Lisbon’s city center is a joy to get lost in. Do yourself a favor and just walk, no map, no destination. Eat everything that catches your eye and just take the city in. Spend some time soaking your feet in the Tagus, go up some buildings, enjoy some museums, and drink some beers at one of the many terraces overlooking the city.
And then get back to your architecture trail. The buildings in this section are fewer and more sparsely located than in the Expo ’98 site or in Belem. Take it as an opportunity to walk all over the city and explore it while on the way from one building to the other.
We’ll start up north at the Calouste Gulbekian Foundation and Museum, a masterpiece of Portugal’s Modernism, then go back downhill to check three works from Portuguese master Alvaro Siza.
Calouste Gulbenkian Foundation and Museum – Alberto J. Pessoa, Pedro Cid and Ruy Jervis d’Athouguia
Maybe the most valuable specimen of Portugal’s Modernism, the Museum Calouste Gulbenkian offers a mix of great architecture, art and landscape design in a beautiful setting.
It is a group of austere, simple building distributed throughout a park. The Modern Collection building offers a wide variety of spaces and light situations, while the main Museum is a simpler rectangular building perforated by two courtyards.
Its importance was recognized when it received the status of National Monument in 2010. It is a great group of buildings housing excellent art.
Atelier-Museum Júlio Pomar – Álvaro Siza de Oliveria
The Atelier-Museum Júlio Pomar is an institution in Lisbon which houses works from Portuguese painter Julio Pomar.
Inaugurated in 2013, it was a renovation project by Álvaro Siza located in an old warehouse from the 17th century. It has two floors, containing a central area for exhibitions, administration areas and an outer courtyard from which visitors can access the building.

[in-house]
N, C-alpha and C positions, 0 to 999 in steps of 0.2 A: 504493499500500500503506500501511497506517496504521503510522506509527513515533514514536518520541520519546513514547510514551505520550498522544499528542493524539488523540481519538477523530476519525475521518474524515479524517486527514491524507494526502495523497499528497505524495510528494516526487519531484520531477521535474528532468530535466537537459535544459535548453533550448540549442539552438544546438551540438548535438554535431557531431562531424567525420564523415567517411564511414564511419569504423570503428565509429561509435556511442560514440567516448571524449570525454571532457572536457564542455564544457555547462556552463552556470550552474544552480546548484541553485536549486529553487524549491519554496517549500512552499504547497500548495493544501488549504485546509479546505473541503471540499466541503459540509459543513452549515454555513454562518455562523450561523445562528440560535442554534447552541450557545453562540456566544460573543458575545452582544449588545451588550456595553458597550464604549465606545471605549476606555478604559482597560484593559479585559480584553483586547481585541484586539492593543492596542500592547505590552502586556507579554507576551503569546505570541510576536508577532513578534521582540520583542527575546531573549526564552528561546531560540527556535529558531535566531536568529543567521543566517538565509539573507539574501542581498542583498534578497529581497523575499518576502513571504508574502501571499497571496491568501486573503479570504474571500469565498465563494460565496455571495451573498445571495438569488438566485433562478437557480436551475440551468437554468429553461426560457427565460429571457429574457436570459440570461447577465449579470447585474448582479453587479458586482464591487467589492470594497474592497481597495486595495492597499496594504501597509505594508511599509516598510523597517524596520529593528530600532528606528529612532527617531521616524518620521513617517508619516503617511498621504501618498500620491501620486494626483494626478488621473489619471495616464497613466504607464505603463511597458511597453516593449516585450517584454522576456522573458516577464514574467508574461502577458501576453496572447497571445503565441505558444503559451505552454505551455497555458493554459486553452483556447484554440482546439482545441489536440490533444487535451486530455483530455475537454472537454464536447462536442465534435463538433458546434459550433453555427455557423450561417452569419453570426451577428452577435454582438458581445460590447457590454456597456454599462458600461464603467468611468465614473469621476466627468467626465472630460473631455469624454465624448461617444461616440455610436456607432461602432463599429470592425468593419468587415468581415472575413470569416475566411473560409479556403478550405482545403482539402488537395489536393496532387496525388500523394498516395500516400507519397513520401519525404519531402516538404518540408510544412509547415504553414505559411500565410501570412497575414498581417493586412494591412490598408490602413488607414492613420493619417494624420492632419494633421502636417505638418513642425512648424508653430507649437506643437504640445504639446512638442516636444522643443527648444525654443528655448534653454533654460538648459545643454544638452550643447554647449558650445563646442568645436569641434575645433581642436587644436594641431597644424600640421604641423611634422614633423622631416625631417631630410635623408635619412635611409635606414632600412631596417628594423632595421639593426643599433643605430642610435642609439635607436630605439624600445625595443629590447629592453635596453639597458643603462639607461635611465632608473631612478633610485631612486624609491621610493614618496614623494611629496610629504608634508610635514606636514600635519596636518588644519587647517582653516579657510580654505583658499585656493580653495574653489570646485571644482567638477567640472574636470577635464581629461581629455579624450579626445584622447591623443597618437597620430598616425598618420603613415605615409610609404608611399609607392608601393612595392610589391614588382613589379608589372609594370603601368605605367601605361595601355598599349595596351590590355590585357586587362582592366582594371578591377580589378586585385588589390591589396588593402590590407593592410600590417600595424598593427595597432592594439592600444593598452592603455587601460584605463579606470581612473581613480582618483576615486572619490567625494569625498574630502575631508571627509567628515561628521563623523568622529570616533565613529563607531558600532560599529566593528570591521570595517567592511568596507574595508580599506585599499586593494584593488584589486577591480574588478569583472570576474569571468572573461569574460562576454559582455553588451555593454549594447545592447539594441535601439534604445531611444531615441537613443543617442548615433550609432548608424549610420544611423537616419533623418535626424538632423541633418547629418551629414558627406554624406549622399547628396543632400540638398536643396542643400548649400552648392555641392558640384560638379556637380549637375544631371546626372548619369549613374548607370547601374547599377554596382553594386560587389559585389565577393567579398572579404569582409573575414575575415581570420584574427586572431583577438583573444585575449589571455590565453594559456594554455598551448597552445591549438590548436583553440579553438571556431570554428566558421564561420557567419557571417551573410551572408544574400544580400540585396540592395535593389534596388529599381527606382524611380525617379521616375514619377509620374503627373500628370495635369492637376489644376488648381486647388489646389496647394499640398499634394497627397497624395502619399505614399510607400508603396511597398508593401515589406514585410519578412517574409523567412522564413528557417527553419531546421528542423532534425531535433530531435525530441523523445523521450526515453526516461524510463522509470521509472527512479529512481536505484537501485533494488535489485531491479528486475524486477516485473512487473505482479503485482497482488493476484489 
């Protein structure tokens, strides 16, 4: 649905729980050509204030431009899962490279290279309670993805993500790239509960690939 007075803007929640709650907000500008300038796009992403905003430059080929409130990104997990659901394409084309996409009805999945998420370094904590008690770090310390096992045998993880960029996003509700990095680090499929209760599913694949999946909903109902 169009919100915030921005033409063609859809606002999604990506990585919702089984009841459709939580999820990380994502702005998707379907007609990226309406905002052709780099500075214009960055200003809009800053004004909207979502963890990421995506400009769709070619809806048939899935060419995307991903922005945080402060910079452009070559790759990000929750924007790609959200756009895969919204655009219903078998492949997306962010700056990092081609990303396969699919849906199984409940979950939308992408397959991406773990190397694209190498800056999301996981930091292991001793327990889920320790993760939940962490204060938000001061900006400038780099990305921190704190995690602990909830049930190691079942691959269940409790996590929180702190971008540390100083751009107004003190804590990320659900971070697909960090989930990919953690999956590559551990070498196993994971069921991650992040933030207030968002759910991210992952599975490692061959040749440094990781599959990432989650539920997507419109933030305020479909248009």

Terraços de Bragança – Álvaro Siza de Oliveira
This important project from Siza sits on what was considered a very complicated site: between two sloping parallel streets and containing the historical remnants of an old city wall.
Siza separated all five blocks (containing housing, offices, and commerce) with gaps in between, mimicking the neighboring buildings, respecting their dimensions and proportions while still being modern. The use of blue tiles on the facades make the buildings mix with the blue Lisbon sky. It gives continuity to what already exists while creating something new.
Baixa/Chiado – Álvaro Siza de Oliveira
One more work from Siza which is work a look. More of a collection of interventions: the Baixa/Chiado subway station, up to the area around the Santa Justa Lift and the Carmo Terraces.
The subway station is beautiful all clad in white tiles, while the Carmo terraces offer a series of landscaped areas connecting the lower to the higher parts of the city.
As the Santa Justa lift will for sure be on your itinerary, don’t forget to check these two other works from the Portuguese master.